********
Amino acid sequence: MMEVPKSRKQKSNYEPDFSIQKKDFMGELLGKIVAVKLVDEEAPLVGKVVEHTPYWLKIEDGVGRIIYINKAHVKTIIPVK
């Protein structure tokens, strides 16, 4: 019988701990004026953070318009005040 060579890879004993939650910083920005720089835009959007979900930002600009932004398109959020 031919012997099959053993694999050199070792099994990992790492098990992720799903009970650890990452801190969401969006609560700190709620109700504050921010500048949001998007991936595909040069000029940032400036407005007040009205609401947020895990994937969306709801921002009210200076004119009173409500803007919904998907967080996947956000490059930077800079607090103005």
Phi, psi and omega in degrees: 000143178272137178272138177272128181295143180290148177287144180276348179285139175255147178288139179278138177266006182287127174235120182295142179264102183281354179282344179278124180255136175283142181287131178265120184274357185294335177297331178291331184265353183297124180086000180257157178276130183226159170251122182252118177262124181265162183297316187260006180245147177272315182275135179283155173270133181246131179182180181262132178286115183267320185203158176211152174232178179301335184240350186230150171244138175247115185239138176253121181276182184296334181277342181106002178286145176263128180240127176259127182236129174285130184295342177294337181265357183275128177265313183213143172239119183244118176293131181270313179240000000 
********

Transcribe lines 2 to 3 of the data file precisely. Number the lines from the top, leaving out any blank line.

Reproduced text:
């Protein structure tokens, strides 16, 4: 019988701990004026953070318009005040 060579890879004993939650910083920005720089835009959007979900930002600009932004398109959020 031919012997099959053993694999050199070792099994990992790492098990992720799903009970650890990452801190969401969006609560700190709620109700504050921010500048949001998007991936595909040069000029940032400036407005007040009205609401947020895990994937969306709801921002009210200076004119009173409500803007919904998907967080996947956000490059930077800079607090103005």
Phi, psi and omega in degrees: 000143178272137178272138177272128181295143180290148177287144180276348179285139175255147178288139179278138177266006182287127174235120182295142179264102183281354179282344179278124180255136175283142181287131178265120184274357185294335177297331178291331184265353183297124180086000180257157178276130183226159170251122182252118177262124181265162183297316187260006180245147177272315182275135179283155173270133181246131179182180181262132178286115183267320185203158176211152174232178179301335184240350186230150171244138175247115185239138176253121181276182184296334181277342181106002178286145176263128180240127176259127182236129174285130184295342177294337181265357183275128177265313183213143172239119183244118176293131181270313179240000000 